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My long-time friend Mike and I, who have known each other since second grade, had had a serious falling out in sixth grade. Since we were in the same gifted program from elementary school through high school, we were still always around each other, just not speaking. Finally, the ice began to thaw in 11th grade. Thanks to a feud of practical jokes, we renewed our friendship and he was my Best Man when I get married 2001. The Feud proceeded thusly:

Round One

Around school election time, a sign appears in our chemistry class saying, "Erik Fitzpatrick for Commissioner of Asylums: Let's put the lunatic where he belongs."

Feeling that retaliation in kind if definitely in order, I sign up Mike, a lifelong Democrat, for the Young Republicans.

Round Two

I am visited by Jehovah's Witnesses. Every Saturday for over a month. Turns out he sent them a letter reading, "I was once an atheist but would like to repent my sinful ways. Please, help me." Followed by my name and address.

Mike is visited in the night by a mob of angry cucumbers, one of which holds a picket sign reading, "We've come for you Mike." About 15 cucumbers were held in place with nails on his lawn. So I was feeling a bit surreal.

Round Three

By now it is summer. While away on a camping trip, my mother receives a report card showing mostly Ds, Fs, and a B or two for realism. It should be understood that while I was never a straight-A student, my grades tended to hover around B with the occasional A and C. My mother was furious. I was confused, not sure at first whether this was him or a school mistake or what. What made it interesting was that the classes in which the report card showed Bs were actually classes in which I had been slacking and therefore expecting Cs or worse. Eventually, it came out that he had photocopied a real report card, edited it on his computer, had his mother perforate the edges with a sewing machine, and, to top it off, told my mother it was coming and got her in on it.

Escalation was inevitable.

While he was away on vacation with his family, I laid my plans. One day, I drove by his house, knocked on his door, acted for anyone watching like I didn't know they were away, and finally walked over and asked a neighbor if he knew where the Luxtons might be; I explained that I was visiting from out of town and wanted to see my old buddy. He said they were on vacation and should be back on such-and-such date, about two weeks away. I acted sad that I wouldn't be around then, thanked him, and drove away, cackling with glee.

In the next few days, I went downtown to look for an old abandoned building, one with some sort of official city notice on the door. After not too much searching, I found one, took the notice, and got to work. I covered up all the text of the notice with a sheet of white paper; running this through a photocopier, I had a nice stack of City of Long Beach letterhead stationary. On my computer I composed a replacement text, changing little but the address of the building and the title of the notice, giving it the more dramatic sounding title, NOTICE OF CONDEMNATION. This was then printed on my city letterhead and all appropriate fields were signed in my mother's and stepfather's hand (Mike would recognize mine instantly).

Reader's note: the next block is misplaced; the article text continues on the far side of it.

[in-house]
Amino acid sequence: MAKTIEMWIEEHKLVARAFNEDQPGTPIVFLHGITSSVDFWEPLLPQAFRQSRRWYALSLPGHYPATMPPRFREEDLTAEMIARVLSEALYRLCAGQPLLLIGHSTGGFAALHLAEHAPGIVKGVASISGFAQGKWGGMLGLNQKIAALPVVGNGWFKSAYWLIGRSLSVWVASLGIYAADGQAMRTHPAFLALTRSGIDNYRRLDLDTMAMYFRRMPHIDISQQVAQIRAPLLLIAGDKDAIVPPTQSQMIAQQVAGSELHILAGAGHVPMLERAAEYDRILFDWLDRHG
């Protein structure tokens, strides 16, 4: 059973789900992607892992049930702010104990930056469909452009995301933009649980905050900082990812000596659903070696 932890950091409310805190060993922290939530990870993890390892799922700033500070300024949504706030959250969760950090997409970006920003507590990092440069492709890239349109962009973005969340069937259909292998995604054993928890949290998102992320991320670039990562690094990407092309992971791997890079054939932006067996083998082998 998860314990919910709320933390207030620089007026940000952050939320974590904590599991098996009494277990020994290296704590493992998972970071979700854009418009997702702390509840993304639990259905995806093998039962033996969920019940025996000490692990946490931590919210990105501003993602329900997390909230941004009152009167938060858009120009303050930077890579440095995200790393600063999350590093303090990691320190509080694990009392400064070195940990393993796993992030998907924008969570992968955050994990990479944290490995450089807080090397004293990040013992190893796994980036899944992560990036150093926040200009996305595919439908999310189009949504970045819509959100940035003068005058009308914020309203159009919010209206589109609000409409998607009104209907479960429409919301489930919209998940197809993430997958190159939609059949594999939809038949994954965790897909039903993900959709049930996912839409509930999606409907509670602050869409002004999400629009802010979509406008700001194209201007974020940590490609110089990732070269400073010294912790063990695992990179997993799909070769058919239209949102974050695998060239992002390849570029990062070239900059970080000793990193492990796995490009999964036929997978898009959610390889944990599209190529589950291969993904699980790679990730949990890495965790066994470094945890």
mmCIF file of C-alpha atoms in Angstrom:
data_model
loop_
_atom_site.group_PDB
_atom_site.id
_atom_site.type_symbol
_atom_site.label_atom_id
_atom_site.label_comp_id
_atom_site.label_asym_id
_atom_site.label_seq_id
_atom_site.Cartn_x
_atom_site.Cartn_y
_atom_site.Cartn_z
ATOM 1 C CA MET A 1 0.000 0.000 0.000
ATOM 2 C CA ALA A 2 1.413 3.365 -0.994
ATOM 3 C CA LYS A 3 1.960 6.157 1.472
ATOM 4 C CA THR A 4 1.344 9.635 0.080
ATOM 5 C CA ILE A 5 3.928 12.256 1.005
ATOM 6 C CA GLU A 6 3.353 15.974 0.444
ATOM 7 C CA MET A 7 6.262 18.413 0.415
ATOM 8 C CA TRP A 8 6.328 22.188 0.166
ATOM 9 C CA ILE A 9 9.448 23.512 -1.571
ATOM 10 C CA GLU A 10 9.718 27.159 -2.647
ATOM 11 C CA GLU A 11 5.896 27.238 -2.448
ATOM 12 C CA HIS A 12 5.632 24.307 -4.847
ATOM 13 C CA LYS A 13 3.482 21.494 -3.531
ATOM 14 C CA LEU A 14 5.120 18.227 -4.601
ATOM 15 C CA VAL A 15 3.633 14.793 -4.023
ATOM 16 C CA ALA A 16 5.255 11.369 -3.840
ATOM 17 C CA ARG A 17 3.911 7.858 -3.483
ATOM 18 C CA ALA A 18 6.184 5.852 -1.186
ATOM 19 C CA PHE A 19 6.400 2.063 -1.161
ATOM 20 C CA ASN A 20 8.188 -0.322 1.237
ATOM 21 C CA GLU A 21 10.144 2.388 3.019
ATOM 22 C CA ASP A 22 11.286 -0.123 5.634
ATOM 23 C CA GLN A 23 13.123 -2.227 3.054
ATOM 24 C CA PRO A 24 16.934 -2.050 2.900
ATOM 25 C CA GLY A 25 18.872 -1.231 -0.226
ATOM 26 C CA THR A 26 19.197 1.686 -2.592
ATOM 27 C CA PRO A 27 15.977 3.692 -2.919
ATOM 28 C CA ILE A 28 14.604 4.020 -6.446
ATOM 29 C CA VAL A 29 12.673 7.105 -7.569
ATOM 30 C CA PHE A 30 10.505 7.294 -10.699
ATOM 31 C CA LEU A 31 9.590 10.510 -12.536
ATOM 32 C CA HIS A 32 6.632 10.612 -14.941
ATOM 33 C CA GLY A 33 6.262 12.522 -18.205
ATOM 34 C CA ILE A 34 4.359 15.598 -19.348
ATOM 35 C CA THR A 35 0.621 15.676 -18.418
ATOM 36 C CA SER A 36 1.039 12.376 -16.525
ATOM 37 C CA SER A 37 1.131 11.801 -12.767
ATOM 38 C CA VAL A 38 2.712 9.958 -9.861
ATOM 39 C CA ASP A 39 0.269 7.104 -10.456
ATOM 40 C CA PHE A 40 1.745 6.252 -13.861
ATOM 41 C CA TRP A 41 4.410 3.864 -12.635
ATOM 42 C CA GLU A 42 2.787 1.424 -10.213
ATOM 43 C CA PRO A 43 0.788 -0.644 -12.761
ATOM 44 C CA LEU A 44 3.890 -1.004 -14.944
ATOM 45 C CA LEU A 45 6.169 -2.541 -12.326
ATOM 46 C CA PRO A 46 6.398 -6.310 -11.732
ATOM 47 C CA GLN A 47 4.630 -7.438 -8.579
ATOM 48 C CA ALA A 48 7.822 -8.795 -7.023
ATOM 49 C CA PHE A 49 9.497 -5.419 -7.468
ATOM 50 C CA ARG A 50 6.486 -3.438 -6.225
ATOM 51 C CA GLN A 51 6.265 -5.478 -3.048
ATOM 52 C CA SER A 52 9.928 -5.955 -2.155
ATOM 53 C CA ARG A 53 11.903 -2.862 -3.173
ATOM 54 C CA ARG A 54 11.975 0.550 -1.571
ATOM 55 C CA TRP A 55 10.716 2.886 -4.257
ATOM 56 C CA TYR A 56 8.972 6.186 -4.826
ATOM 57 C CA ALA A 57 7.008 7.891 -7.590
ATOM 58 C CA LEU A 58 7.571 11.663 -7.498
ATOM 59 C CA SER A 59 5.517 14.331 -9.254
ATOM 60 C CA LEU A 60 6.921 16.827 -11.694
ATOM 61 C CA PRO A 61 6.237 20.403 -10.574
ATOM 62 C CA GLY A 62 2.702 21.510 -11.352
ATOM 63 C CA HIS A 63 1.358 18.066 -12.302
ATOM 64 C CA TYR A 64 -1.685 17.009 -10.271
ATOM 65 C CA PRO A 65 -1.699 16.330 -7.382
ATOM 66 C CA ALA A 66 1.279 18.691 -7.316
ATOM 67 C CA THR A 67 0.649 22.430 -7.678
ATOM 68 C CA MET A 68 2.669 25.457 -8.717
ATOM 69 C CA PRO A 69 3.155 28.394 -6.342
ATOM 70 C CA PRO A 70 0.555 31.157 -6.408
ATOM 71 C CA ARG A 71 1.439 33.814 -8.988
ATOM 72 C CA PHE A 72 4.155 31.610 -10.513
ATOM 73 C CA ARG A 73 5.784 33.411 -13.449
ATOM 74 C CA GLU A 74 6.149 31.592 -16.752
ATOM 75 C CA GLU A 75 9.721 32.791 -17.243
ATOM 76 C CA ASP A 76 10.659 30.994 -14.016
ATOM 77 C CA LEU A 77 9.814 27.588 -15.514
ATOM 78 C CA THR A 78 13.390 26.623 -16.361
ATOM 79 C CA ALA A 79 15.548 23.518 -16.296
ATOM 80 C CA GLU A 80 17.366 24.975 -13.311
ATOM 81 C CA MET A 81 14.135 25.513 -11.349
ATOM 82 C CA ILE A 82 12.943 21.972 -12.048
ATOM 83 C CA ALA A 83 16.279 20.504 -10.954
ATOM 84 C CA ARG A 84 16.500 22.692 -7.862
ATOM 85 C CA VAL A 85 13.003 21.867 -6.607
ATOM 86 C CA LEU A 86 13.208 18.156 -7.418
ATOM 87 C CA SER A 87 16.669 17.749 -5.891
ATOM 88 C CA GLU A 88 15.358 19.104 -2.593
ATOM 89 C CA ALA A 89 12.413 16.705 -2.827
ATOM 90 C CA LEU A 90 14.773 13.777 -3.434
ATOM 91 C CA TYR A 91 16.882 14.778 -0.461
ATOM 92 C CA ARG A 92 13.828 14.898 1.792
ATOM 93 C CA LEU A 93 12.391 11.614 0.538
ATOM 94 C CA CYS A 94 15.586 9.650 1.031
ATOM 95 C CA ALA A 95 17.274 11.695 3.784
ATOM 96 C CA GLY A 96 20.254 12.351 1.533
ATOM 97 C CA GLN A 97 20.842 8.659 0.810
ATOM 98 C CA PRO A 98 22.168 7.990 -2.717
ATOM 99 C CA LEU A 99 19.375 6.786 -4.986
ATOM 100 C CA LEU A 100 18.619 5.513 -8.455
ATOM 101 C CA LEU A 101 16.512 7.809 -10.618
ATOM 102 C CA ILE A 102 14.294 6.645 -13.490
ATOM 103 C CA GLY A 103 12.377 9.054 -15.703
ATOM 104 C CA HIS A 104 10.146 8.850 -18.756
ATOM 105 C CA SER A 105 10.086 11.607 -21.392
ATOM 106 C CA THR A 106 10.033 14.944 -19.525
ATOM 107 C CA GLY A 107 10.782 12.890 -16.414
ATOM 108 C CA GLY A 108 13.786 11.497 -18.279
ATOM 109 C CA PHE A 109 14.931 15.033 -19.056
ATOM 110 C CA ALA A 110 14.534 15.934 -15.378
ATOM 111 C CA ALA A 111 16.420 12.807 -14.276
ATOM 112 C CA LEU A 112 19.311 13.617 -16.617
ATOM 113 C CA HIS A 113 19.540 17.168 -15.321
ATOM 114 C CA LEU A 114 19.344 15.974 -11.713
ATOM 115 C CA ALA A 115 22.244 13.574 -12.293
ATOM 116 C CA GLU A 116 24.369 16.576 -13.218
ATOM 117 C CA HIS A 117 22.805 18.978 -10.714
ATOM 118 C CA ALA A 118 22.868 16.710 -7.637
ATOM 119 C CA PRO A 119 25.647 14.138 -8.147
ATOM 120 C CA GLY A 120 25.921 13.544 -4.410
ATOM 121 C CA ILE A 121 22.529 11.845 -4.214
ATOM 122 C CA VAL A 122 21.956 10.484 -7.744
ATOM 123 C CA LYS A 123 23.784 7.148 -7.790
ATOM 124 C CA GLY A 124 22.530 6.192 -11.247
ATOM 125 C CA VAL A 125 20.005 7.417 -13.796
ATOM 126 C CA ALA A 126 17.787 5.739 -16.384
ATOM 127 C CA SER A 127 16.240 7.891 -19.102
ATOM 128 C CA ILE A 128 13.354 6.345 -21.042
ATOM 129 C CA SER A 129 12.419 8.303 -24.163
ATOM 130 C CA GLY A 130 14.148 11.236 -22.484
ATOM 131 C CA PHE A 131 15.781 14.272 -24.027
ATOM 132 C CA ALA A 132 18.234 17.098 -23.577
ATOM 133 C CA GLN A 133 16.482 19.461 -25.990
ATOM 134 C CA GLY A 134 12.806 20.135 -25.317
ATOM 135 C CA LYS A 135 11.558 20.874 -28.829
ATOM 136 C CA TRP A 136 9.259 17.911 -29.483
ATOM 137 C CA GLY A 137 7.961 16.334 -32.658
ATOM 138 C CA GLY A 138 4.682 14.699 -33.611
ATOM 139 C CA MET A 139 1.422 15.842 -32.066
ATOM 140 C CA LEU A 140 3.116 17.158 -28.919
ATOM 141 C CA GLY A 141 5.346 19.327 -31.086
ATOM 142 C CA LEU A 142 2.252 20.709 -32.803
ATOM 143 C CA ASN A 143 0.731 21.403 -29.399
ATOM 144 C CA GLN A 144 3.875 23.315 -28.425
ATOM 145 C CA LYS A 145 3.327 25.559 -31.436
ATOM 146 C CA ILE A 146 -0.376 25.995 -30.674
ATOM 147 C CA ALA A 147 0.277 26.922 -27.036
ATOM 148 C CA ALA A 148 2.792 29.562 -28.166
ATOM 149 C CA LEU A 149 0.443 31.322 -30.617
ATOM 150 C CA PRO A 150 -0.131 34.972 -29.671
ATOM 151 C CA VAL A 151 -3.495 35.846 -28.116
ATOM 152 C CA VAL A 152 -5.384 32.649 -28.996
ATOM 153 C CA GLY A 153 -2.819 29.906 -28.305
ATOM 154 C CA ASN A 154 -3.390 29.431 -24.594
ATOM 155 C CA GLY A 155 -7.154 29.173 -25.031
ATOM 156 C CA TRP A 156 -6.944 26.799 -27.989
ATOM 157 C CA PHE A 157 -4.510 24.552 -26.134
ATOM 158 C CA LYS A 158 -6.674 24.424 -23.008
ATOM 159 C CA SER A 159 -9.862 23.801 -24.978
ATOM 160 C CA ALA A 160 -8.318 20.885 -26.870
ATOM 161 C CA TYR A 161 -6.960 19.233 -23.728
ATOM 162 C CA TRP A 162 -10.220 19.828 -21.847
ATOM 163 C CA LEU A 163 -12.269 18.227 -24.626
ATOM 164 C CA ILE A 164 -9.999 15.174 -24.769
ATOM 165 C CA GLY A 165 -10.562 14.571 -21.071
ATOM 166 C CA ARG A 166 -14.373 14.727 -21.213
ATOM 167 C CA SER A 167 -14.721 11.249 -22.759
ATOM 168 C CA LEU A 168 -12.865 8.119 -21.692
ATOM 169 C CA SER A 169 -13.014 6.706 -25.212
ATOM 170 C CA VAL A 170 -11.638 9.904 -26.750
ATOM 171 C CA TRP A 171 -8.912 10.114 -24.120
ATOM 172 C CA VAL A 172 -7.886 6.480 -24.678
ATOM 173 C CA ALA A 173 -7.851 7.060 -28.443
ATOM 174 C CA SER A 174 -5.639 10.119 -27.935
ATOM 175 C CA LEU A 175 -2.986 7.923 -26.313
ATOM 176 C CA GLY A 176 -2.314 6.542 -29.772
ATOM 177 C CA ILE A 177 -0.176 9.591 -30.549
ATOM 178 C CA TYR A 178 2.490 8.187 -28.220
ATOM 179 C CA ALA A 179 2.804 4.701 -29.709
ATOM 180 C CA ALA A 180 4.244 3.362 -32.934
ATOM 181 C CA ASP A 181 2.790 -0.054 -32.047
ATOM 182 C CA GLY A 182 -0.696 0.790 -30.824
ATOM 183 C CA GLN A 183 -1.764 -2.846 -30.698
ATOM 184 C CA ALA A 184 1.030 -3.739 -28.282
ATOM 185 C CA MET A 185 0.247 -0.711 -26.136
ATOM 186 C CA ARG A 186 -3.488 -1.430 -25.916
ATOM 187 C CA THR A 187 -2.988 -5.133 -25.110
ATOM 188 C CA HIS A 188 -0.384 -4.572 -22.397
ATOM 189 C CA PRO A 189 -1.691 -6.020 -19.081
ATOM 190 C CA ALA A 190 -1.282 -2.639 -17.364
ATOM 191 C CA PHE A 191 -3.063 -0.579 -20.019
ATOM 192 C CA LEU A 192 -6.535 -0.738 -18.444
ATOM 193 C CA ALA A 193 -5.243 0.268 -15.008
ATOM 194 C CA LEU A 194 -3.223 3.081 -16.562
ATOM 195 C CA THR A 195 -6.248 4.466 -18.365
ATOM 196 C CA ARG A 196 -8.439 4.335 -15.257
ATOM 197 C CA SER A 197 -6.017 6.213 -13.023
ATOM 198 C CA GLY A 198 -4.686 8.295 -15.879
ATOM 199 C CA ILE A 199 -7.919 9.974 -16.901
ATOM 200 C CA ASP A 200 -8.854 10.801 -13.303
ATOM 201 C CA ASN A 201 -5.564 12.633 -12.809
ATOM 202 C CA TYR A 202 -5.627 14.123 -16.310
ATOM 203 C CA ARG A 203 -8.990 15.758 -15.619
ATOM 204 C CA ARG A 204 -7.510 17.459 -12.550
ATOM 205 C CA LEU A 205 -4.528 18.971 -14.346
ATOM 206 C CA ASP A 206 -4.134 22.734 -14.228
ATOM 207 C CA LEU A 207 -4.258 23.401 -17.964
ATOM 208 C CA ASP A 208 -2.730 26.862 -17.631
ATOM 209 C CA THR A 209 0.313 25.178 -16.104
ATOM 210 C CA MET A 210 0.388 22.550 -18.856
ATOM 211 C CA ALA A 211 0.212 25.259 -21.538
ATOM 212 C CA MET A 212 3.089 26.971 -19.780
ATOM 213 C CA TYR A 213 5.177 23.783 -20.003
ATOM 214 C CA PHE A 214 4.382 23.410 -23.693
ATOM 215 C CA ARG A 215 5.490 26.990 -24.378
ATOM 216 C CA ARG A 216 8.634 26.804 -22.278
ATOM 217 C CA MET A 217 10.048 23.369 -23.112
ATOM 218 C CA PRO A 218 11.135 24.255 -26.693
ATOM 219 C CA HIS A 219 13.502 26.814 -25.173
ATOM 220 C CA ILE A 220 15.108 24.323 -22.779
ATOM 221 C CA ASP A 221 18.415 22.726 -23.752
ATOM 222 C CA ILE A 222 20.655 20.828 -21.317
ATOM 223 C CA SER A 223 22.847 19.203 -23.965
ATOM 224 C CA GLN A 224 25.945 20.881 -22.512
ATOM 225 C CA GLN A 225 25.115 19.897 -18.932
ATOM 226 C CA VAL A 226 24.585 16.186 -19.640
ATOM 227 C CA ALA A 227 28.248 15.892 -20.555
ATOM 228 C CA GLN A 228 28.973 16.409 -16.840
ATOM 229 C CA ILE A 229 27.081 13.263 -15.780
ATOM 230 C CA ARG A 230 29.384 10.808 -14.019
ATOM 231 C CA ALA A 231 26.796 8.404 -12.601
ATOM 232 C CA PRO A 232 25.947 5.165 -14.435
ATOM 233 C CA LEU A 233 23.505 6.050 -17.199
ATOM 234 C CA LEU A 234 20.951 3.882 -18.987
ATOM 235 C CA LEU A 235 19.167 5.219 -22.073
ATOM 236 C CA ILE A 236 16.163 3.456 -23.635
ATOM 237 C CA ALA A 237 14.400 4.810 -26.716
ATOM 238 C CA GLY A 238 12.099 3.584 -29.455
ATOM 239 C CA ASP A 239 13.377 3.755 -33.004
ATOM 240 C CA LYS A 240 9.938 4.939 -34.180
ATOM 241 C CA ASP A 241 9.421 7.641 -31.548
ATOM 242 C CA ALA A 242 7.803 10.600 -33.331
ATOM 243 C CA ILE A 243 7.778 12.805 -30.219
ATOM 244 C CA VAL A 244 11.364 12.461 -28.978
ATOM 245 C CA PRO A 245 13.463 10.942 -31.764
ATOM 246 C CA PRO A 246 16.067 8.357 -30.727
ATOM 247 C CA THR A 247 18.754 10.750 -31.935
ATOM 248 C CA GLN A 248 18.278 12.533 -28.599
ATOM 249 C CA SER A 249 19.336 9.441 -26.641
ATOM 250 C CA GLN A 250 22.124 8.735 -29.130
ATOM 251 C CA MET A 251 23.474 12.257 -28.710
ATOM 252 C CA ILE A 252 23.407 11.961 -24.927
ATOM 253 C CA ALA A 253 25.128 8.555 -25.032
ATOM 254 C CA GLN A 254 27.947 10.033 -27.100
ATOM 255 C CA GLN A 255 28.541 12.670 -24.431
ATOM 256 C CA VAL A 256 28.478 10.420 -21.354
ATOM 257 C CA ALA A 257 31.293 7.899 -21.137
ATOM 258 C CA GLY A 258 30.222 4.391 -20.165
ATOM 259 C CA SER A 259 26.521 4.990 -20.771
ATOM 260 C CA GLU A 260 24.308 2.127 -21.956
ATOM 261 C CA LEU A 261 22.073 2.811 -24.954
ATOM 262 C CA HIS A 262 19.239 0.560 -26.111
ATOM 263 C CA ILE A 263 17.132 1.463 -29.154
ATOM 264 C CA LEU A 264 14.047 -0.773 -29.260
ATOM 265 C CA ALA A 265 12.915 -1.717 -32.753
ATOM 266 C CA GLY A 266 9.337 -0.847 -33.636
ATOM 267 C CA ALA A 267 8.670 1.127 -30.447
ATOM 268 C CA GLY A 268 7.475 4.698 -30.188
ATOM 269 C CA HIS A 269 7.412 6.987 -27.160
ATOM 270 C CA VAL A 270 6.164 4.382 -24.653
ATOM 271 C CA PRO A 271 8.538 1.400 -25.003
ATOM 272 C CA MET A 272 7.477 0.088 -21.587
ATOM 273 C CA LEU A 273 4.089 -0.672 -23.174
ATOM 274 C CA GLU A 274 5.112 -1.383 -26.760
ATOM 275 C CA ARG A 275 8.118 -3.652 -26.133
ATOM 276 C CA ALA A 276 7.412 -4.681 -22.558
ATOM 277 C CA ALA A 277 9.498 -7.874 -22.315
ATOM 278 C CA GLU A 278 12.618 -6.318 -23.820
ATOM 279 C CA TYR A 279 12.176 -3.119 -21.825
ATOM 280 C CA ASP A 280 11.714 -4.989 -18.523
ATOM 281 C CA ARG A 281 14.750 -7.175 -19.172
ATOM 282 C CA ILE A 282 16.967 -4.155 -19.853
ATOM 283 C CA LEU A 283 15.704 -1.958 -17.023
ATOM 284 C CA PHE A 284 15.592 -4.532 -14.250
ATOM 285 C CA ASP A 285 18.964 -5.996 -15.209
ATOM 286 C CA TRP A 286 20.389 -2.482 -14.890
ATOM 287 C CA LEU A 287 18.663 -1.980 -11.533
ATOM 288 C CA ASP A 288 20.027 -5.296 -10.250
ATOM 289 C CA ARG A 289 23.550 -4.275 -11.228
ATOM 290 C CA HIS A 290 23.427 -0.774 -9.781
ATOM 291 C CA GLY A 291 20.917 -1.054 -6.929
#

The night before the Luxtons' anticipated return, my friend, my then-girlfriend, and I collected my rather impressive collection of stolen road cones, saw-horses, and caution tape and headed over to the Luxton residence around 3 AM. I taped the NOTICE OF CONDEMNATION to the door and we quickly set up a perimeter of sawhorses and caution tape around the house, surrounding their front yard and extending into the street a couple of feet. Thinking it was a nice looking job, we hopped back in the van and headed home.

Home where I waited the entire next day for Mike's fake-angry phone call, which never came. Nor did it come the next day. On the third day, at last, the call came. Turned out they were actually still on vacation at Mike's grandmother's house, 300 miles away! Apparently, they had received a phone call that morning from their Long Beach neighbor who informed them that, um, their house appeared to have been condemned. Since I had left all the appropriate names and phone numbers on the notice, Mike's parents spent a frantic half hour calling confused Long Beach city officials who had no idea what they were talking about. At some point I guess it dawned on Mike what was going on and he called me in less than good humor. I agreed to take everything down the next afternoon and apologized to his folks when they got home.

That was the last shot. I guess he figured any further escalation would be dangerous and any declination would seem silly. But it was fun while it lasted.

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